“Parliament can be satisfied with the EU Budget for 2018. We found an agreement because our priorities were to boost the programmes which will prepare the EU for the future and protect Europeans – Research through Horizon 2020, mobility of the young through Erasmus+ and ErasmusPro, infrastructure programmes like the Connecting Europe Facility and support for SMEs through COSME. We also managed to boost funding for security-related programmes, asylum policy and Neighbourhood Policy”, said the Chair of the Budgets committee, Jean Arthuis (ALDE, FR).

 “This budget delivers on what EU citizens expect from Europe: jobs and growth on the one hand and security on the other. By investing in research, infrastructure, education and SMEs, we will become more competitive and future-oriented. As for security, we have succeeded in strengthening Europol and Eurojust, so that they ensure better cooperation and coordination in fighting terrorism and organised crime across the EU. Finally, we have made it clear that EU support to countries outside the EU does not come without strings attached: Turkey is drifting away from EU values and we have decided to reduce assistance by 105 million Euros less than the Commission proposal”, said lead rapporteur (Commission section) Siegfried Mureșan (EPP, RO).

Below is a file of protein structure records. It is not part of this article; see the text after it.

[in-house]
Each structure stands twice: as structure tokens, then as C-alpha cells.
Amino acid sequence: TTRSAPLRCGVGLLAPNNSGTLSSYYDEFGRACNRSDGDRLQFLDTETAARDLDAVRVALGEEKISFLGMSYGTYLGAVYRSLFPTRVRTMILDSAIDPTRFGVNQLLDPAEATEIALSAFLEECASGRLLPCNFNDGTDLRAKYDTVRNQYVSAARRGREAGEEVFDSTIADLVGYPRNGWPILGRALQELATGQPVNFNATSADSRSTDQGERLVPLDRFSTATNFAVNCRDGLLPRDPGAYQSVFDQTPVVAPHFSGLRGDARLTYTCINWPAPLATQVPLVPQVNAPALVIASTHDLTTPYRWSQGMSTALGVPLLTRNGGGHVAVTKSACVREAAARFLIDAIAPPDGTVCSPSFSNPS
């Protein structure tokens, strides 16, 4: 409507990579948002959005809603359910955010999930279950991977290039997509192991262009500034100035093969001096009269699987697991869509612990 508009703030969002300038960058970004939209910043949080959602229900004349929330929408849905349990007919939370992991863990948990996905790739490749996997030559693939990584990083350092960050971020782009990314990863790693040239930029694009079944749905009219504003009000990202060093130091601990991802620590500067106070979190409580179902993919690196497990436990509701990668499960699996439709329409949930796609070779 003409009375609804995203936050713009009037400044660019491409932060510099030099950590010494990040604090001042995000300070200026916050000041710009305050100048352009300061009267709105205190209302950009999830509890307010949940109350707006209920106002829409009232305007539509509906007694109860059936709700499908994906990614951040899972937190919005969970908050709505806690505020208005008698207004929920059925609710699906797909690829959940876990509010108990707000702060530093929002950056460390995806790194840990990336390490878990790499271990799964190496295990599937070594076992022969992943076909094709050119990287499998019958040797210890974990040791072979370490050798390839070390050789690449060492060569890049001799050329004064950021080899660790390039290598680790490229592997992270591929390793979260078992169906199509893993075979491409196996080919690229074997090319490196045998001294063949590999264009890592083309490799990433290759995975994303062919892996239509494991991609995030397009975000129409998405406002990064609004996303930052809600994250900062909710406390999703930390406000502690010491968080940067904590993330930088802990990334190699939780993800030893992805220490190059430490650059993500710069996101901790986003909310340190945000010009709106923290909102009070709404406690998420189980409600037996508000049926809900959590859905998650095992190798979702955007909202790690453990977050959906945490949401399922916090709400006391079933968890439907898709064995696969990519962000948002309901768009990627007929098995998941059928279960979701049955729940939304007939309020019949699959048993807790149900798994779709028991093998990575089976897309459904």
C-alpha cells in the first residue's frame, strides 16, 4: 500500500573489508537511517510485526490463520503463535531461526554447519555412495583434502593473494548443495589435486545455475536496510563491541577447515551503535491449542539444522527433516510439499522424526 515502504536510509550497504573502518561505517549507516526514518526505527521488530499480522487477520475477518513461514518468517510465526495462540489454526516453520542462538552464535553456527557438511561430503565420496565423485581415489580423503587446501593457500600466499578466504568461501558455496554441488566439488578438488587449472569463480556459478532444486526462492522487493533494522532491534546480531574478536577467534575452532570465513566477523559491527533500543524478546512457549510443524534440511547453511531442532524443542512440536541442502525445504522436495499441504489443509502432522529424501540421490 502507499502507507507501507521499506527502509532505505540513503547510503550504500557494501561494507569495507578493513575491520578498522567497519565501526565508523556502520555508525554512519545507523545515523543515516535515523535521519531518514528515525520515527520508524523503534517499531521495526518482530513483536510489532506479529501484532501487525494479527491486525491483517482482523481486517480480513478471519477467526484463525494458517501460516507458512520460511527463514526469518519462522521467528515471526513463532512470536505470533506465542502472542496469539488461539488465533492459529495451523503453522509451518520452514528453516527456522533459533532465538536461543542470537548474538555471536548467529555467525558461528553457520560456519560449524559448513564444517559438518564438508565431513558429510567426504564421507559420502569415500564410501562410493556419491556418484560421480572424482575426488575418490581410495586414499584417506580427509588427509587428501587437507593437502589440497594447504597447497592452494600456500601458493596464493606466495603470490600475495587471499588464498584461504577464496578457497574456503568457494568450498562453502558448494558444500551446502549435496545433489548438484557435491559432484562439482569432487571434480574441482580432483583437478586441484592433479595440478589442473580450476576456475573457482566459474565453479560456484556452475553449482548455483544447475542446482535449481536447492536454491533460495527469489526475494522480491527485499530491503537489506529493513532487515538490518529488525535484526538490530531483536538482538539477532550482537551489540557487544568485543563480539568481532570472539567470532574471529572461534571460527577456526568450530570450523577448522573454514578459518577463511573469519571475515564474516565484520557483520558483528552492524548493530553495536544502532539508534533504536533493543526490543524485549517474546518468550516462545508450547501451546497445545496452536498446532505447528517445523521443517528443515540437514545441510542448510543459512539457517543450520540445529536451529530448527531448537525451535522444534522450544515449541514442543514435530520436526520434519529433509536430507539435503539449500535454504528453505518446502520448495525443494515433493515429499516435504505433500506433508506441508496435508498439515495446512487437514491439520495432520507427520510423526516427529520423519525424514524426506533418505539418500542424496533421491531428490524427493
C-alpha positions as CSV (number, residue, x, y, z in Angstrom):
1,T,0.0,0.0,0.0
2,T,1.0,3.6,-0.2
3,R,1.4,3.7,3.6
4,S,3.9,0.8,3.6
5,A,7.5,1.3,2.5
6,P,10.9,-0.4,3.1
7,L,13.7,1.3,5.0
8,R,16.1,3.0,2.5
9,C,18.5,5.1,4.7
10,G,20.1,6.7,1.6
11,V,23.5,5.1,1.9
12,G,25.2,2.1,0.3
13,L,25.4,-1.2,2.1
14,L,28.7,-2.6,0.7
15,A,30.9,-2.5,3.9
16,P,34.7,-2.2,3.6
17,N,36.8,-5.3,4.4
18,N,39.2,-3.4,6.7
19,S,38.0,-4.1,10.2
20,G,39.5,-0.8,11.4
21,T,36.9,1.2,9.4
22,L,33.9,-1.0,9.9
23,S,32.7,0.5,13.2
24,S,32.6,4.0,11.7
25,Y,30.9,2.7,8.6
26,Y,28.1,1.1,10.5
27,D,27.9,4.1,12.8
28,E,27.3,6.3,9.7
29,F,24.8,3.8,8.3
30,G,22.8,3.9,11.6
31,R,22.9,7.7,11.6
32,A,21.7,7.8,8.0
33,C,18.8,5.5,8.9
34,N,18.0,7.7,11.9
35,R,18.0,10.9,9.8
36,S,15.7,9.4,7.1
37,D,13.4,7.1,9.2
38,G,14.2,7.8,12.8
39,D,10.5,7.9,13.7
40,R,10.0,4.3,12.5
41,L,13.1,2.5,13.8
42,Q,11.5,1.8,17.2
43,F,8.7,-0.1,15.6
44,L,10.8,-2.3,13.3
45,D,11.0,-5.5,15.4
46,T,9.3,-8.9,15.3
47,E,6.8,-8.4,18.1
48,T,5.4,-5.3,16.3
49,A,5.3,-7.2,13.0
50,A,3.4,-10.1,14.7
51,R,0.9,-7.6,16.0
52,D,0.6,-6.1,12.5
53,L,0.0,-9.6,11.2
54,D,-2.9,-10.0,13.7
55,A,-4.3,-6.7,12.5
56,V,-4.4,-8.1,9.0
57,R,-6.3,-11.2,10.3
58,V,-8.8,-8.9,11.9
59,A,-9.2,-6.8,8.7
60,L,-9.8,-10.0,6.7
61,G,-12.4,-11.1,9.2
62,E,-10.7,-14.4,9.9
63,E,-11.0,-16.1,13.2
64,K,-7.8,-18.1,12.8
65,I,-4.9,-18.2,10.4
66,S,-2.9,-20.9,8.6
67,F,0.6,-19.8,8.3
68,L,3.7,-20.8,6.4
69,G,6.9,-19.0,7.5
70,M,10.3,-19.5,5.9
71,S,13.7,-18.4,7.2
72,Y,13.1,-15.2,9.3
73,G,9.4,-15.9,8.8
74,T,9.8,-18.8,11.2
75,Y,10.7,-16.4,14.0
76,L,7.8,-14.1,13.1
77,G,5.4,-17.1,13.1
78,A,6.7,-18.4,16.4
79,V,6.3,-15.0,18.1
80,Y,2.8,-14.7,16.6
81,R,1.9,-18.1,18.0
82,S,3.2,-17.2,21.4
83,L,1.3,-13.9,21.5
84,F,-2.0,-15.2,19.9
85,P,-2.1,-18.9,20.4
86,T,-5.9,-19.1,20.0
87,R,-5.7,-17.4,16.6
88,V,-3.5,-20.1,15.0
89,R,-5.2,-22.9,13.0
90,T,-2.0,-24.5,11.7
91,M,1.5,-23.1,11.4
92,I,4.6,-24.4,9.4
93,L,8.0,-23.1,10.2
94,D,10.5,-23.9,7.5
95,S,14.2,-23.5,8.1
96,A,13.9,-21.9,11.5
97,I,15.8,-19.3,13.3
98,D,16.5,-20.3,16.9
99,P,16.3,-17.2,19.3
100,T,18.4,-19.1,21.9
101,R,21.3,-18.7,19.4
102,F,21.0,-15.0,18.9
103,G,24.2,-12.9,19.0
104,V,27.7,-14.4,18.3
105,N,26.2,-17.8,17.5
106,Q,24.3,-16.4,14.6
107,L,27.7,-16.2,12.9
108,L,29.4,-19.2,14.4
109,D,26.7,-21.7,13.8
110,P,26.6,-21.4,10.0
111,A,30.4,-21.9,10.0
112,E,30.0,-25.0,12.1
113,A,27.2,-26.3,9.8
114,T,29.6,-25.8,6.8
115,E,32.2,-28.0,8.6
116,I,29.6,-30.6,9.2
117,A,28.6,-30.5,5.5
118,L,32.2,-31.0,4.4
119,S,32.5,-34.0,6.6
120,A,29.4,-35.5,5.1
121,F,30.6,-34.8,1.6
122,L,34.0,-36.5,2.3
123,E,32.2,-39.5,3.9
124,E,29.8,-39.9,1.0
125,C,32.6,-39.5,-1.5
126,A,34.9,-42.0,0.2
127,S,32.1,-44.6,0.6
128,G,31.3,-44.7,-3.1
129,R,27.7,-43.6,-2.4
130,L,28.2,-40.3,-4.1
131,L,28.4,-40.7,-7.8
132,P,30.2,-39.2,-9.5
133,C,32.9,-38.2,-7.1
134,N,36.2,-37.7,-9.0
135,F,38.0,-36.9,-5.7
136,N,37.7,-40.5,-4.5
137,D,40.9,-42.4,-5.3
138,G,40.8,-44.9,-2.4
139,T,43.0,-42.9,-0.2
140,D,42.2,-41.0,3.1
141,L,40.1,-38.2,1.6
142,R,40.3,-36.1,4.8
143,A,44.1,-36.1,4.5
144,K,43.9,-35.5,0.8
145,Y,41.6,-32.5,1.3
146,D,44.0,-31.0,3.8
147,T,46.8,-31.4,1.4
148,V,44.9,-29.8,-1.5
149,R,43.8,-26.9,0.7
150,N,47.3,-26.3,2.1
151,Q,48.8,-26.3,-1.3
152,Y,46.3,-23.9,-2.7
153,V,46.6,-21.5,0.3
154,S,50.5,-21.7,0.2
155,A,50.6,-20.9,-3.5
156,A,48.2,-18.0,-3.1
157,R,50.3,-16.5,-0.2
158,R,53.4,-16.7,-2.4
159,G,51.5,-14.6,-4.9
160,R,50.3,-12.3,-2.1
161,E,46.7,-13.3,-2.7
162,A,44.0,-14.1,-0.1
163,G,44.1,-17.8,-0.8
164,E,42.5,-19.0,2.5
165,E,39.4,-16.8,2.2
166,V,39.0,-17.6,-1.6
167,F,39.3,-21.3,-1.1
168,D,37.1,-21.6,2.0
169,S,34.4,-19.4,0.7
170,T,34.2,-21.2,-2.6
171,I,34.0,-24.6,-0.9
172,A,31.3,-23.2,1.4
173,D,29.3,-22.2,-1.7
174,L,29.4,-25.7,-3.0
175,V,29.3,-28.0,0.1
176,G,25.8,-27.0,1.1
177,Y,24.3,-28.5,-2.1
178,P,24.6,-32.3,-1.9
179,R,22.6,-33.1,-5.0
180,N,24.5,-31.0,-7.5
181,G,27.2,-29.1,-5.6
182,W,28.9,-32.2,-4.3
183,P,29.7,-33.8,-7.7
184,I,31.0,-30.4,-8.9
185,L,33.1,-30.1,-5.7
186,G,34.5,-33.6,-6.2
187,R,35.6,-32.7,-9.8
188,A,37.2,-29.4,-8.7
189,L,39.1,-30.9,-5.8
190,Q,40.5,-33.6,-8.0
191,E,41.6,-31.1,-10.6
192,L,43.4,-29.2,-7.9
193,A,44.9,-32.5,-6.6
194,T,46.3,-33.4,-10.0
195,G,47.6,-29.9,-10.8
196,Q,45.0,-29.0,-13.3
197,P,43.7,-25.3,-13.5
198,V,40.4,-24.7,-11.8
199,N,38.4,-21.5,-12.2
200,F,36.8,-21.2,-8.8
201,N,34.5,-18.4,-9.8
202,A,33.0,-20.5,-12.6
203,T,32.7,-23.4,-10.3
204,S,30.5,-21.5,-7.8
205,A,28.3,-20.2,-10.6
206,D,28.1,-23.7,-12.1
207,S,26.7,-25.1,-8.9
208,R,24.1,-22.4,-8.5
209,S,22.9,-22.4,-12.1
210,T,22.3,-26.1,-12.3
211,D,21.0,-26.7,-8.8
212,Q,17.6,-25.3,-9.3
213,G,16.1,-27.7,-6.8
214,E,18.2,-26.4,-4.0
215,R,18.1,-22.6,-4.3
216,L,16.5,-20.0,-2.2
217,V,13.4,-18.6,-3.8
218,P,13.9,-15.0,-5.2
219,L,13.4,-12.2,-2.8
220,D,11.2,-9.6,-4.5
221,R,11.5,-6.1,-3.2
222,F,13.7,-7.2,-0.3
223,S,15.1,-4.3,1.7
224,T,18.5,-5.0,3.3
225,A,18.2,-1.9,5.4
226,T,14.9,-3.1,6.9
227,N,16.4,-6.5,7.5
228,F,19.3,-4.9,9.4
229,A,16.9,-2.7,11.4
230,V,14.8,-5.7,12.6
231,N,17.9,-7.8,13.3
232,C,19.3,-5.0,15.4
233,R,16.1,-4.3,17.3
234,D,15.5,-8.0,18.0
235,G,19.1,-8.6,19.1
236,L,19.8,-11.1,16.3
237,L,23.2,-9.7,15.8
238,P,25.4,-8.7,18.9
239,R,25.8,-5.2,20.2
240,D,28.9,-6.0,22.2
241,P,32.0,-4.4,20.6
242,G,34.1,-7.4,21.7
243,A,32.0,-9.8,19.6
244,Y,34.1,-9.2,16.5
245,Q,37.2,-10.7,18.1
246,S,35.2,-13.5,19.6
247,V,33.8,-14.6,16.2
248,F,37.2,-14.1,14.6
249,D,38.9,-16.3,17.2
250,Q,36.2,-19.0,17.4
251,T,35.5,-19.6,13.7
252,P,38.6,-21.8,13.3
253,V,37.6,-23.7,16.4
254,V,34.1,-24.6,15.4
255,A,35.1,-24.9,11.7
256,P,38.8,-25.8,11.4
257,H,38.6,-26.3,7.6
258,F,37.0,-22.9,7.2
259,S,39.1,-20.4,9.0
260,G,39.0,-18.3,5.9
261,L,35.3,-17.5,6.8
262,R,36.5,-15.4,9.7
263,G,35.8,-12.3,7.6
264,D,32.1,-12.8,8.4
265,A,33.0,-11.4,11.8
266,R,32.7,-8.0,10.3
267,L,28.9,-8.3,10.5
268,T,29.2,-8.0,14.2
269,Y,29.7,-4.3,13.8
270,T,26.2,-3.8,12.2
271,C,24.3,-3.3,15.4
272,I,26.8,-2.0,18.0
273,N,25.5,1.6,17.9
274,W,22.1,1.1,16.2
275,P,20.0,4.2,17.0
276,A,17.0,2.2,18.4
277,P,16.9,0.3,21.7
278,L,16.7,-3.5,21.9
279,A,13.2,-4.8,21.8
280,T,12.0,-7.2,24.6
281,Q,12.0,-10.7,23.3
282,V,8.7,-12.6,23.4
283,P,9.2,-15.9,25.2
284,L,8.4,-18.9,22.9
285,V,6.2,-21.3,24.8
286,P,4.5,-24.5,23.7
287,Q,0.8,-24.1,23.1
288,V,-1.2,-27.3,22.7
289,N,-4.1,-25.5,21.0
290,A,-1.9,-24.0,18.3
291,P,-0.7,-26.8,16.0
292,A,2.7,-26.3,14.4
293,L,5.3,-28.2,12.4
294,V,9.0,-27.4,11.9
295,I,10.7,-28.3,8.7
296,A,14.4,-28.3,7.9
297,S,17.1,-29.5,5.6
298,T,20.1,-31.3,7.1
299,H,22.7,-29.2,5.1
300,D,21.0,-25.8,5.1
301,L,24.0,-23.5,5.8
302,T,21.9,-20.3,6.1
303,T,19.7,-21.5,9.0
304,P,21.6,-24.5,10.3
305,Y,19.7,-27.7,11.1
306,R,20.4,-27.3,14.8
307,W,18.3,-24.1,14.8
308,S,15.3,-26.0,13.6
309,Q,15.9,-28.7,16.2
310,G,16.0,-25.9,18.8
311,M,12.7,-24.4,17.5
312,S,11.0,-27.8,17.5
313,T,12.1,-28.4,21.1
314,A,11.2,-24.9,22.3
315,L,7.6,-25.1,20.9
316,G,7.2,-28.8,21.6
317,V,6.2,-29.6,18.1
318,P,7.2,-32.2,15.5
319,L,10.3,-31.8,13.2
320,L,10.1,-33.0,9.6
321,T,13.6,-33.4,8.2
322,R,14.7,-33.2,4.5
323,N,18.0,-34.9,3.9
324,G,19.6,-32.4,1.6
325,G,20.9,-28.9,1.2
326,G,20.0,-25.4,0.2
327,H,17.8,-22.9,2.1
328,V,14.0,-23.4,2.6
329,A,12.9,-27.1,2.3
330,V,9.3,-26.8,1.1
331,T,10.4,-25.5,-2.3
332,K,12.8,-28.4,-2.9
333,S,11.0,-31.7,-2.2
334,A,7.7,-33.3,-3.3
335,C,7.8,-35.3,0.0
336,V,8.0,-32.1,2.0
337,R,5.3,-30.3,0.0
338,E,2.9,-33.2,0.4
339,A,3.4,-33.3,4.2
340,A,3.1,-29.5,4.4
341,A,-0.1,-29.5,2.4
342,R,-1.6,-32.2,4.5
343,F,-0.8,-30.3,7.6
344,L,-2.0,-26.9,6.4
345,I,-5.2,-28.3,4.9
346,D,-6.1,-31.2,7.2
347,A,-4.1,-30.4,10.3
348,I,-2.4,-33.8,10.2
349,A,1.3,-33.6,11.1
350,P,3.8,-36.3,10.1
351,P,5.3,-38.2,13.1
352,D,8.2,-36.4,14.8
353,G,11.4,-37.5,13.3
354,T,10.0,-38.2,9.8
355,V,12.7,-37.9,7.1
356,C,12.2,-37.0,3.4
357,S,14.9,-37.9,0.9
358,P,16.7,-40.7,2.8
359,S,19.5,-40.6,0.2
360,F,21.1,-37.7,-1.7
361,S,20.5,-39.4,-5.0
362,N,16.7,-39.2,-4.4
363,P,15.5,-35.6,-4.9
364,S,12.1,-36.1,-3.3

What are commitment and payment appropriations?

Given the need to manage actions spanning several years (e.g. financing a research project lasting 2-3 years), the EU budget distinguishes between commitment appropriations (the cost of all legal obligations contracted during the current financial year, possibly bearing consequences in the following years) and payment appropriations (money actually paid out during the current year, possibly to implement commitments entered into in previous years).

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Multilateralism: The only path to address the world’s troubles

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Secretary-General António Guterres (center) meets with Rohingya refugees in Cox’s Bazaar, Bangladesh. Photo: UNFPA Bangladesh/Allison Joyce

As the world’s problems grow, multilateralism represents to best path to meet the challenges that lie ahead, said United Nations Secretary-General António Guterres on Tuesday, launching his annual report.

The Report of the Secretary-General on the Work of the Organization  for 2018, also tracks the progress made over the last year in maintaining peace and security, protecting human rights, and promoting sustainable development.